TLC biopic trailer: VH1 movie about the successful girl group doesn't tell us much. (VIDEO)

There's a TLC Movie, and It Has a Trailer

There's a TLC Movie, and It Has a Trailer

Brow Beat has moved! You can find new stories here.
Brow Beat
Slate's Culture Blog
July 25 2013 3:49 PM

There's a TLC Movie, and It Has a Trailer

R&B trio TLC achieved massive success throughout the '90s, releasing three multiplatinum albums (Ooooooohhh... On the TLC Tip, CrazySexyCool, and Fanmail) while setting fashion trends and making headlines for their notorious personal lives. Their 1999 Fanmail tour remains the highest-grossing tour for an all-female group, and they are the second-highest selling girl group of all time, behind only the Spice Girls. Considering their achievements and the group's well-documented behind-the-scenes drama (Lisa 'Left Eye' Lopes setting fire to the mansion she shared with footballer Andre Rison; the group declaring bankruptcy at the peak of their fame; the in-fighting), it was probably only a matter of time before the group's career found its way into the biopic circuit.

VH1 has jumped in to do the honors, and will be airing Crazy, Sexy, Cool: The TLC Story this fall. The trailer has just been released, and to say that the casting is on-point, at least when it comes to looks, would be an understatement: The film stars Drew Sidora as Tionne "T-Boz" Watkins, former Nickelodeon star Keke Palmer as Rozonda "Chlili" Thomas, and rapper Lil Mama as Lopes, and the women are pretty much dead ringers for their real-life counterparts. The choice of screenwriter—Kate Lanier, who also wrote the great Tina Turner biopic What's Love Got to Do With It—is also promising, though she also penned Glitter, the terrible Mariah Carey vehicle from 2001.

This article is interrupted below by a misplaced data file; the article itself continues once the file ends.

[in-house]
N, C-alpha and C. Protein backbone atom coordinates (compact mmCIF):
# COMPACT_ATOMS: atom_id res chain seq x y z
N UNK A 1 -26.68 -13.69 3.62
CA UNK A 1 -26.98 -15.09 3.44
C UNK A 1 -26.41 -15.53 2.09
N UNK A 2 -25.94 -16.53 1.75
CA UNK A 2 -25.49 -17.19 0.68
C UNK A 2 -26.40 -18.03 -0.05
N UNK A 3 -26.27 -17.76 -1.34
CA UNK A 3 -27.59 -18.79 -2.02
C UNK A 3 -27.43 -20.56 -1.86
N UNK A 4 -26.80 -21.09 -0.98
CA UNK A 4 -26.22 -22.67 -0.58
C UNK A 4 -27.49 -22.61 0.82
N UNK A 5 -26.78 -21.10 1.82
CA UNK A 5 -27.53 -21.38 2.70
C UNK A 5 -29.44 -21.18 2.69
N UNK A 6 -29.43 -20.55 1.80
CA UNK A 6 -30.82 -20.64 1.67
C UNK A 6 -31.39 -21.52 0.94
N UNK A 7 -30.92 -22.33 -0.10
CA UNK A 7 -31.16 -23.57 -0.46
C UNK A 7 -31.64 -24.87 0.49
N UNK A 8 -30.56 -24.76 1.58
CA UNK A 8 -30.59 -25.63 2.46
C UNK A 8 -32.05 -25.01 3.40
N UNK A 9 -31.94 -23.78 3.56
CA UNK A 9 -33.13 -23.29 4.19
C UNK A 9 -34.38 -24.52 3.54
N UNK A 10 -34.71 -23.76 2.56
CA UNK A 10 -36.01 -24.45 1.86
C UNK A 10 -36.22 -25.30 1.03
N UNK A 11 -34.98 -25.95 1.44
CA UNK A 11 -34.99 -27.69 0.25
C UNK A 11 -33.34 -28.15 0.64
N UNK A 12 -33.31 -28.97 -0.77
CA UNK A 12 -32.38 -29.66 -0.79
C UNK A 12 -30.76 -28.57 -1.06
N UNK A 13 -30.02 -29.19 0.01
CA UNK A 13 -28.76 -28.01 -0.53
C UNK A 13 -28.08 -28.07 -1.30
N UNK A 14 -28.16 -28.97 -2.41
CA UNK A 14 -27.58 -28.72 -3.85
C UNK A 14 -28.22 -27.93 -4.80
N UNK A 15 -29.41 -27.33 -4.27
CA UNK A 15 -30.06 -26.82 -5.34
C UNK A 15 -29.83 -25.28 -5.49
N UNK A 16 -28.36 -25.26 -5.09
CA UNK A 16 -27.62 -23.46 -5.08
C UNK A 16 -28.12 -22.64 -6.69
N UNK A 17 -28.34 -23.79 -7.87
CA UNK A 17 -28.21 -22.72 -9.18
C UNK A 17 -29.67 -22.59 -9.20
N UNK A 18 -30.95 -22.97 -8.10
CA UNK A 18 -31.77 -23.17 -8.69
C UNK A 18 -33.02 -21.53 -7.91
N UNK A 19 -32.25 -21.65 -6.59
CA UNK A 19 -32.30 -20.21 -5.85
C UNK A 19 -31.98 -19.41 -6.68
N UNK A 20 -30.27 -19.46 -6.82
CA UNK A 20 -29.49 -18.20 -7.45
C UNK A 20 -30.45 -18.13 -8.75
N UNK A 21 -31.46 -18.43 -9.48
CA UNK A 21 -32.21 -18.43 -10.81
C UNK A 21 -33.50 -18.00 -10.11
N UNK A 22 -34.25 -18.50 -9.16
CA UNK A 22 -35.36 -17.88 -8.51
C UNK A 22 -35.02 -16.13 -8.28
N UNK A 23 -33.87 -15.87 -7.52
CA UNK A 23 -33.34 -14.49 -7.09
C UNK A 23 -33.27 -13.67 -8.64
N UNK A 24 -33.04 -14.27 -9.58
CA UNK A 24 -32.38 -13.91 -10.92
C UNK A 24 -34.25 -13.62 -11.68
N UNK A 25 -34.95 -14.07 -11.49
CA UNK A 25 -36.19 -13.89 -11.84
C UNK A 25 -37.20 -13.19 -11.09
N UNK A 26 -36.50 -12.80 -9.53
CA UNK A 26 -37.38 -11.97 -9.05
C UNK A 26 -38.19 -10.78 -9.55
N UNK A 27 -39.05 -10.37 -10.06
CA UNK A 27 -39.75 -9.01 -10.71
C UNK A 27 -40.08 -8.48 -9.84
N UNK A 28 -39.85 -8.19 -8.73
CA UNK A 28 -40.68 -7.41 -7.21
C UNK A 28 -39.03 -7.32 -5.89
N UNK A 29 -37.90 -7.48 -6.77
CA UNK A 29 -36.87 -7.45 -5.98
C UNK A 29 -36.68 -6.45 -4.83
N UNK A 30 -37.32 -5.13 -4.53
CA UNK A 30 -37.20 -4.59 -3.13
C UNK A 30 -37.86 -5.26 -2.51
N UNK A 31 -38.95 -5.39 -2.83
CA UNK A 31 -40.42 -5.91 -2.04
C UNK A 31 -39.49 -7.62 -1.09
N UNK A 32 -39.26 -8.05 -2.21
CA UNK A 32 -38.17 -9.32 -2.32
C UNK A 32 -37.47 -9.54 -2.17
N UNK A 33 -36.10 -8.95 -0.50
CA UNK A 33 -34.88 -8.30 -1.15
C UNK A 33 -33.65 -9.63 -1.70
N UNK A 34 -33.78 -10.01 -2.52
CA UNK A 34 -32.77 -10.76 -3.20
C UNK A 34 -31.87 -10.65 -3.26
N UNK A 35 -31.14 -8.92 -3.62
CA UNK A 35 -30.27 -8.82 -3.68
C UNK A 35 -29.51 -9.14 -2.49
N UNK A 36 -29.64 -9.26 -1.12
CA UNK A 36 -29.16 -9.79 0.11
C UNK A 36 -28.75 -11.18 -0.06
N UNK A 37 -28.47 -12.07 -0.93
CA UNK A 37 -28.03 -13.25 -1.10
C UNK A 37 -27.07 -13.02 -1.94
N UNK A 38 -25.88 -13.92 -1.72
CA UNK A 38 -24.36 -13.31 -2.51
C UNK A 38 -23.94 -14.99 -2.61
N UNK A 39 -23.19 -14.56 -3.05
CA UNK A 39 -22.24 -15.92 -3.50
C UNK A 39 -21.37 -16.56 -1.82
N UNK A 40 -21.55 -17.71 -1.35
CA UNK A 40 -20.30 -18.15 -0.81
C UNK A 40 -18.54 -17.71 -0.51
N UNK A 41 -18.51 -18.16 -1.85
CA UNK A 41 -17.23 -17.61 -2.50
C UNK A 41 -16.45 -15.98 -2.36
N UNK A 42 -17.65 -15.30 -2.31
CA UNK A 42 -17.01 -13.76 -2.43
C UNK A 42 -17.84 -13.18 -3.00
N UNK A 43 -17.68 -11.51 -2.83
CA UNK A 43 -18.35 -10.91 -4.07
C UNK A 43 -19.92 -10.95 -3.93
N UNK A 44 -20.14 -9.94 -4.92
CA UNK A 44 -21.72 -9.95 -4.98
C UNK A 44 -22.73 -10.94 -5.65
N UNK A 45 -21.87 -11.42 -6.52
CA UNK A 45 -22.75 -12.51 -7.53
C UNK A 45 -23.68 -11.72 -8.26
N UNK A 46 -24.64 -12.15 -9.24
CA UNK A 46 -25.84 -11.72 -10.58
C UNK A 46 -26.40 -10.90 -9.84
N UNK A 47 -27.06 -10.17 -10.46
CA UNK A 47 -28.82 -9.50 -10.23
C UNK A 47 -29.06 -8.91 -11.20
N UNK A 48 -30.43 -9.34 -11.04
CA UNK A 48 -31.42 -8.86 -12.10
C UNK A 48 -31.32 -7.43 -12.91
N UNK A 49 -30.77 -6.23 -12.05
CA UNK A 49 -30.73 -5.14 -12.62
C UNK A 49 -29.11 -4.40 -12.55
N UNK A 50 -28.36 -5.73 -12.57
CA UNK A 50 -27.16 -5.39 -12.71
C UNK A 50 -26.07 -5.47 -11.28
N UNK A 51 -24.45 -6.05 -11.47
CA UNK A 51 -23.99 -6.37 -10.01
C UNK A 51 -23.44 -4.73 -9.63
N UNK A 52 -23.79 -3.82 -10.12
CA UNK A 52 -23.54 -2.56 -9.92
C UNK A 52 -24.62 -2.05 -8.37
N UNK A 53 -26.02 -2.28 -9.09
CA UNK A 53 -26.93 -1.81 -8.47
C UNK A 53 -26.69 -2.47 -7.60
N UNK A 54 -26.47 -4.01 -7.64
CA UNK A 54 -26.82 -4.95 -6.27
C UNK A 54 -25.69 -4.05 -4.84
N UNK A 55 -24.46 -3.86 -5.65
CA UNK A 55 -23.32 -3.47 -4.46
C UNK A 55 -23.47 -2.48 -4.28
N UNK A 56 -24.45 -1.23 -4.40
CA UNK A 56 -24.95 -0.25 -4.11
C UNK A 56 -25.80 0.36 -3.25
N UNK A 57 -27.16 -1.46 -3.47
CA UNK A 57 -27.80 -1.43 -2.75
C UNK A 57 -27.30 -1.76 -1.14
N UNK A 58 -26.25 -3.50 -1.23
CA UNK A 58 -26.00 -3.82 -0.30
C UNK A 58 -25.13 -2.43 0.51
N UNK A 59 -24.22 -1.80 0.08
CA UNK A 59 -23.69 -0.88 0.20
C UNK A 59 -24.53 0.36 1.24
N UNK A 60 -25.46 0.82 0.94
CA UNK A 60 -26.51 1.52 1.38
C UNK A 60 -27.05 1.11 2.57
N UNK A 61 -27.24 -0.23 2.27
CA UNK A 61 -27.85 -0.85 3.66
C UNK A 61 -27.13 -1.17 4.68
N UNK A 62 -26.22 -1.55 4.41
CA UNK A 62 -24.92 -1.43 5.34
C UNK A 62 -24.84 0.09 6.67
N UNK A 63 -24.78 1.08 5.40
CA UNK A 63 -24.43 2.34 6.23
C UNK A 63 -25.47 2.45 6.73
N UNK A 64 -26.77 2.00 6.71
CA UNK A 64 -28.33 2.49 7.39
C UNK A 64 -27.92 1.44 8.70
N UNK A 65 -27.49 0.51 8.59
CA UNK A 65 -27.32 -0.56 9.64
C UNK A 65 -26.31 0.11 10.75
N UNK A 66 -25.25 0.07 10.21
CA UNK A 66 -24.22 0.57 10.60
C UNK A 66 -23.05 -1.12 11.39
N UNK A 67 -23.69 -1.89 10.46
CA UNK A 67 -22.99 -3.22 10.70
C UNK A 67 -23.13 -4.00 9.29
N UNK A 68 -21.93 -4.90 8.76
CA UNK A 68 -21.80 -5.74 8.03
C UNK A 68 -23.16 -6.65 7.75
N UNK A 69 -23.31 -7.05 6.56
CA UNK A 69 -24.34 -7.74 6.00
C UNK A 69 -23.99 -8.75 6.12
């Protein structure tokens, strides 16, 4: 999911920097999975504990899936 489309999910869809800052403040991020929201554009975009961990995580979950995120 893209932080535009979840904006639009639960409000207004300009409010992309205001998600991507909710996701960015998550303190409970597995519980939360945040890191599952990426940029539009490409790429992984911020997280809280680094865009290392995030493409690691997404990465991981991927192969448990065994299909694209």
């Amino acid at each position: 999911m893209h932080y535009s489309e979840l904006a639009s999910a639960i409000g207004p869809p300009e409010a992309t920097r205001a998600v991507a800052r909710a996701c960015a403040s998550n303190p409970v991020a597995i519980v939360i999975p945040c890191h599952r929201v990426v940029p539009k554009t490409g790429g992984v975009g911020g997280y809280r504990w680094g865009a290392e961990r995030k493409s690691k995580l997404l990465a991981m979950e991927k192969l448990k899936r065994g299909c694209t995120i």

But while the actresses certainly look good, there's little sense of how well they can pull off TLC's distinct personalities, or indeed of what the point is of this whole venture. Will it be another rags-to riches-to-rags-again story? Will it touch on Lopes' untimely death in a car accident 11 years ago? Instead of behind-the-scenes drama, almost all we get is the scenes themselves: recreations of concerts, interviews, and their iconic music videos—"No Scrubs," "Waterfalls"—with little we haven't seen before.

If VH1's original press release is to be believed, there will be some new revelations and insights into lives and careers of these stars: "We know our viewers will be eager to go beyond the headlines and into the surprisingly personal, never before told stories of these groundbreaking women," it says. So perhaps this will have some new stories to tell after all.

If it doesn't, you could always just seek out the Behind the Music episode from a few years ago.

Aisha Harris is a Slate culture writer and host of the Slate podcast Represent.